In June 2012, the Obama Administration initially announced the DACA program, which now shields undocumented immigrants who entered the U.S. before they turned 16 years old and who have resided in the U.S. since at least 2010. DACA offers those immigrants a work permit and two years of protection from deportation – “deferred action.” The original DACA program has not been legally challenged, but in 2014, an expansion of the DACA program – extending the length of deferred action from two years to three – was rolled out at the same time the DAPA program was introduced.


Texas and other states sued to halt DAPA and the expansion of DACA. A U.S. District Court Judge, Andrew Hanen, issued an injunction to halt the programs. The case then went to the Fifth Circuit Court of Appeals, which upheld Judge Hanen’s injunction. The Obama Administration appealed to the U.S. Supreme Court. After the ruling, President Obama said the split Supreme Court decision takes “takes us further from the country that we aspire to be.”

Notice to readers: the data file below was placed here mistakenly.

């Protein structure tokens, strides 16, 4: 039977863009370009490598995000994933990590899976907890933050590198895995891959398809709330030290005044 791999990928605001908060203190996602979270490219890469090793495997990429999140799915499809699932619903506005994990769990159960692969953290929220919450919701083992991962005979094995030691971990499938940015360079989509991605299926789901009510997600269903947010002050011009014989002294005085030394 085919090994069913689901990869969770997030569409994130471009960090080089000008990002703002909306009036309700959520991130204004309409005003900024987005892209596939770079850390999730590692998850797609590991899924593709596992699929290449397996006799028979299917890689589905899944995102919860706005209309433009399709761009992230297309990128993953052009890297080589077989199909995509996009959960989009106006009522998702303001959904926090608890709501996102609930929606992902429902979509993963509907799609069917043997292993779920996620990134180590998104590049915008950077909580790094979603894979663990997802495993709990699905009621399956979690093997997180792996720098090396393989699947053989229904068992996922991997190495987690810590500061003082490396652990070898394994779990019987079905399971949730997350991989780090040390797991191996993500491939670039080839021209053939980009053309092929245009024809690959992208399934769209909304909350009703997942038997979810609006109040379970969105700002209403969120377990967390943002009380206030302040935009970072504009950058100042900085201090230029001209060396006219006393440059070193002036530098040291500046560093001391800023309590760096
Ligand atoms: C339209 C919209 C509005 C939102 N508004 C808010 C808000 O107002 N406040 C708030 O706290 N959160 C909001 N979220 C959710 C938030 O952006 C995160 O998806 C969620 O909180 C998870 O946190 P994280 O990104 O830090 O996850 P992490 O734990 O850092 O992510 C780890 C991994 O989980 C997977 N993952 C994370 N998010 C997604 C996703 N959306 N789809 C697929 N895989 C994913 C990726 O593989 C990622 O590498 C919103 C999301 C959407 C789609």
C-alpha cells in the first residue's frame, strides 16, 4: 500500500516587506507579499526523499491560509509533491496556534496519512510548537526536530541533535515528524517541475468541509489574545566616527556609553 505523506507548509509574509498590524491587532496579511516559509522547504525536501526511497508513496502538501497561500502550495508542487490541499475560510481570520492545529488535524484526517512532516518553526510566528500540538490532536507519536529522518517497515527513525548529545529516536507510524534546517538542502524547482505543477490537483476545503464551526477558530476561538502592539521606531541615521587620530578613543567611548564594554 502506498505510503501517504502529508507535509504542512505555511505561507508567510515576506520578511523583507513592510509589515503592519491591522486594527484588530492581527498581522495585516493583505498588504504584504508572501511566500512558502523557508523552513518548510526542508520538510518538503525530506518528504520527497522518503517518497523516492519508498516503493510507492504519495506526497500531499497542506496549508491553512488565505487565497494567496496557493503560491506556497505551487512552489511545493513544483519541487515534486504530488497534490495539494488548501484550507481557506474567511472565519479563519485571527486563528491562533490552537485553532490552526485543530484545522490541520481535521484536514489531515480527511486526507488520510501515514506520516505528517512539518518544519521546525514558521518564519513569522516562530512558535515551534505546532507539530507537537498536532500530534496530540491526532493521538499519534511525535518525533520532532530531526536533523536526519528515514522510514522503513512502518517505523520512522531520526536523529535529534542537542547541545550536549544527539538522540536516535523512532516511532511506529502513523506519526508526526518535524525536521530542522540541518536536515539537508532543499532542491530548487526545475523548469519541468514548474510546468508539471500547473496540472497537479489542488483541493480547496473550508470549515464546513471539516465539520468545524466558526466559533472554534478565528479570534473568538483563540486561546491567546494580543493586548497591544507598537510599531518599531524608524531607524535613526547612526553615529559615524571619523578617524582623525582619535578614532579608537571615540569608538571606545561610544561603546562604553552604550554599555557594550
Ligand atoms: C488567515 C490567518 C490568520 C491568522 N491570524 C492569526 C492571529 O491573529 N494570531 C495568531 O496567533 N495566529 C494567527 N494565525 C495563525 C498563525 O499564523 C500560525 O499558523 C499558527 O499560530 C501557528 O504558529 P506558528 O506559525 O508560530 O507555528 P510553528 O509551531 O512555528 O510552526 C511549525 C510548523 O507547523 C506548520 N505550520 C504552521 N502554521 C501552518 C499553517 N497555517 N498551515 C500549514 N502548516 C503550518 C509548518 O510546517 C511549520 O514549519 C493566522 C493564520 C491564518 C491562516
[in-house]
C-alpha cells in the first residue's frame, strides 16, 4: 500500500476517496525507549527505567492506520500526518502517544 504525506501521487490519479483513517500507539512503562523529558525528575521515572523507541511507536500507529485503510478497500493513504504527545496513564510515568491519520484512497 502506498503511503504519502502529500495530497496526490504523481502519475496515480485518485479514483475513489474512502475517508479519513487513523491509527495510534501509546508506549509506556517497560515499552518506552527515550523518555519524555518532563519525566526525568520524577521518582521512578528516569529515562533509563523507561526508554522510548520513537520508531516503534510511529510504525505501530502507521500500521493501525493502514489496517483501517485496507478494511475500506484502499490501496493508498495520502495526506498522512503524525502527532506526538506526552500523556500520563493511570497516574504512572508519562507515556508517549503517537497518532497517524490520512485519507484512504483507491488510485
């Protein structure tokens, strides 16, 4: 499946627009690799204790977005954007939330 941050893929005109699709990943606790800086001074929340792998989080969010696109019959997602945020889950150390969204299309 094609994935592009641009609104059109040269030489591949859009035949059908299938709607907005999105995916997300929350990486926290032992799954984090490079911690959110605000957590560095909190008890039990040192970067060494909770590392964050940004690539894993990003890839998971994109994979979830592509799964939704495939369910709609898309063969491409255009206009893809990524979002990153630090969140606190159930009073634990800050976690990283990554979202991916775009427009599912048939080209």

President Obama added that there would be no 4-4 Supreme Court votes if the Senate had moved swiftly to approve Judge Merrick Garland, the president’s choice to replace the late Antonin Scalia. “Republicans in Congress currently are willfully preventing the Supreme Court from being fully staffed and functioning as our Founders intended, and today’s situation underscores the degree to which the court is not able to function the way it’s supposed to,” Mr. Obama said.